The U.S. in the UN Environmental Arena Unlike in peace and security-related issues, there is no simple and straightforward correlation between America’s hegemonic position and the type of environmental diplomacy it is likely to pursue. This status implies in many cases a convenient option to press for policy changes abroad that the United States has already undertaken at home. “At times, the U.S. government has used its economic strength and political influence to promote global environmental objectives. When the United States takes the lead in a positive manner, the possibility becomes greater that environmental policies and institutions will be stronger. However, if the United States fails to take the lead, progress can be blocked”.(Paarlberg 2002, p.324). Given the absence of a global strategic imperative in U.S. environmental foreign policy, it is possible to suggest that the U.S. pursues global environmental issues largely in response to domestic or ideological imperatives. In fact, domestic factors play a stronger role in determining environmental diplomacy than in many other foreign policy arenas.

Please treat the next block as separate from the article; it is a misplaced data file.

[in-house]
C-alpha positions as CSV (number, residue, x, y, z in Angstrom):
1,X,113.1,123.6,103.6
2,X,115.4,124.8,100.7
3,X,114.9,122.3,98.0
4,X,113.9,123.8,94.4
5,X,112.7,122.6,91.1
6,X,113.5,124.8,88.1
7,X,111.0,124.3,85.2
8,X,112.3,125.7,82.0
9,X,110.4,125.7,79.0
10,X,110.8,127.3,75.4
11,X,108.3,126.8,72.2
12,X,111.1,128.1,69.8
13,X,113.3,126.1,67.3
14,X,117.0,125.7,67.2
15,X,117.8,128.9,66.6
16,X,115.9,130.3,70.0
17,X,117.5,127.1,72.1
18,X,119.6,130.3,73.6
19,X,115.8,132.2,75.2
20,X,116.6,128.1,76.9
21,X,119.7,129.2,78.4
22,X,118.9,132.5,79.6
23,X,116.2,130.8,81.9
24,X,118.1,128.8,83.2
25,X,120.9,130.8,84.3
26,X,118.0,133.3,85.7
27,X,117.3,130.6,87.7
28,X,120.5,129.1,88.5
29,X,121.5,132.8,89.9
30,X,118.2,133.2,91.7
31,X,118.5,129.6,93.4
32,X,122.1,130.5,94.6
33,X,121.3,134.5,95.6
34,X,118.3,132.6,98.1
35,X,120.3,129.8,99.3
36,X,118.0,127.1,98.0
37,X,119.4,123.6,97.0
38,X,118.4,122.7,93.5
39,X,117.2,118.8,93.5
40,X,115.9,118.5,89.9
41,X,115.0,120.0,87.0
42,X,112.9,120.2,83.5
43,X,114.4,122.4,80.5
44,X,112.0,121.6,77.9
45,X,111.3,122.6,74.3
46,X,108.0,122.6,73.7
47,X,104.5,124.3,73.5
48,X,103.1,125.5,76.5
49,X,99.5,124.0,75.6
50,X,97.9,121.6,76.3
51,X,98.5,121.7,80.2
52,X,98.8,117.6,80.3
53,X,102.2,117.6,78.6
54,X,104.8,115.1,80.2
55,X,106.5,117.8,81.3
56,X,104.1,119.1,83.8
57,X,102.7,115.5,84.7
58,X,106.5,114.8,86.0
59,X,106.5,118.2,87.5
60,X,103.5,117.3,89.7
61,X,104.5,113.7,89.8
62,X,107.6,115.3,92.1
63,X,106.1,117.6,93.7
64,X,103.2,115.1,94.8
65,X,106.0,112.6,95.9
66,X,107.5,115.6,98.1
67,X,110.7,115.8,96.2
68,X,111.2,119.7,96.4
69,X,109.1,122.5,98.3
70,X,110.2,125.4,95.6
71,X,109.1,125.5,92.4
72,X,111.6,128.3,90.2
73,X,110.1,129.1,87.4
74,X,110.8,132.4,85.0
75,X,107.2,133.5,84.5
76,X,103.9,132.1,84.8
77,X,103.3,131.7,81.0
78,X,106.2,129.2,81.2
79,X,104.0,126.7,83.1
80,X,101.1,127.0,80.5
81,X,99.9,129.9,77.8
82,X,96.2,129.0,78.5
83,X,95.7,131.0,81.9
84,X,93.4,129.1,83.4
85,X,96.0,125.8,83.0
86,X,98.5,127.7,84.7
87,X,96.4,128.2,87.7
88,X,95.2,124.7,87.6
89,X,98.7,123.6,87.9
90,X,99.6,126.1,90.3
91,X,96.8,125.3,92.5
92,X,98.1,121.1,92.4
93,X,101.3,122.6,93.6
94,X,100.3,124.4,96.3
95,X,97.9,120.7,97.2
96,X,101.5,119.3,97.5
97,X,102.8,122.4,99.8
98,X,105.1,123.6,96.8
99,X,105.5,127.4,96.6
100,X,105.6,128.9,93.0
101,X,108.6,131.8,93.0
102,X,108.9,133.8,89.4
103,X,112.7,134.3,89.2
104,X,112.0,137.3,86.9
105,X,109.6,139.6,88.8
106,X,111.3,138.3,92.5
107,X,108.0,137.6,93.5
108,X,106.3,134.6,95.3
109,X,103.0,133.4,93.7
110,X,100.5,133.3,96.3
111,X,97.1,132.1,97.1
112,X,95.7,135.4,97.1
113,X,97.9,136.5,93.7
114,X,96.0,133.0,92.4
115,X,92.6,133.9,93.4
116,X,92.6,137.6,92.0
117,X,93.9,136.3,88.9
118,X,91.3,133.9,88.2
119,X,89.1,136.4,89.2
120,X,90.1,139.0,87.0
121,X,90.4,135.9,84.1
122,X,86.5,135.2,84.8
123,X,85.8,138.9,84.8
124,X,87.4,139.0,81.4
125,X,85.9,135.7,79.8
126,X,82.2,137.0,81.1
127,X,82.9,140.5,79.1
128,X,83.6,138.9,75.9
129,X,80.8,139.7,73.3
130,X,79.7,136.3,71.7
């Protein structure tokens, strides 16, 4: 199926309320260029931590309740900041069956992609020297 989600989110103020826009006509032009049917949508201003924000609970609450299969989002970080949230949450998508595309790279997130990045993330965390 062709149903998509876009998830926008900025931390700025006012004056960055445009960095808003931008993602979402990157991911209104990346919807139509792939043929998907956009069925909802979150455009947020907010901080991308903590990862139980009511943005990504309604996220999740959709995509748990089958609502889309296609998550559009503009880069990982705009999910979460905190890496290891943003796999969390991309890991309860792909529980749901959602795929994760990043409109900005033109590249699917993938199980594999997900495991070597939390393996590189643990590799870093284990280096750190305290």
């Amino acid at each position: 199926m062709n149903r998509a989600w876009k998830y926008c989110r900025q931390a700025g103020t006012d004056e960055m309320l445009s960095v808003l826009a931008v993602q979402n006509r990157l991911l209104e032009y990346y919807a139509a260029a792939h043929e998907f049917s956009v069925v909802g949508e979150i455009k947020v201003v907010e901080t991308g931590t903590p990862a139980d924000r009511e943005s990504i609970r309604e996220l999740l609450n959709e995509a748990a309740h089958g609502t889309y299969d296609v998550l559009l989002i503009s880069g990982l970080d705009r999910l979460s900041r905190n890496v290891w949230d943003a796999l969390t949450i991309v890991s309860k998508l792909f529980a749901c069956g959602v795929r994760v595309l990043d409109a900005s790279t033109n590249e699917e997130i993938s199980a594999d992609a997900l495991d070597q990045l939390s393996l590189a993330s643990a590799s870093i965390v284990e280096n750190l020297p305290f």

As recent as November of last year, a Whitehouse press release stated that, “Obama is prepared to set a goal of reducing emissions to 17 percent below 2005 levels over the next decade. The White House also reiterated Obama’s goal of reducing U.S. emissions by 83 percent by 2050.The targets come from a climate change bill passed by the House of Representatives. The Senate has yet to pass the bill, so the United States has not committed itself to any binding goals”. As the experience with U.S. policy on biodiversity and climate change suggests, U.S. presidential leadership abroad can easily be trumped by Congressional opposition at home. “And although the President has greater room for initiative in environmental foreign policy, the need for Congressional approval of multilateral environmental treaties and domestic programs hinders international leadership efforts that are not backed by a broader coalition of interests at home (Falkner 2005, p.593).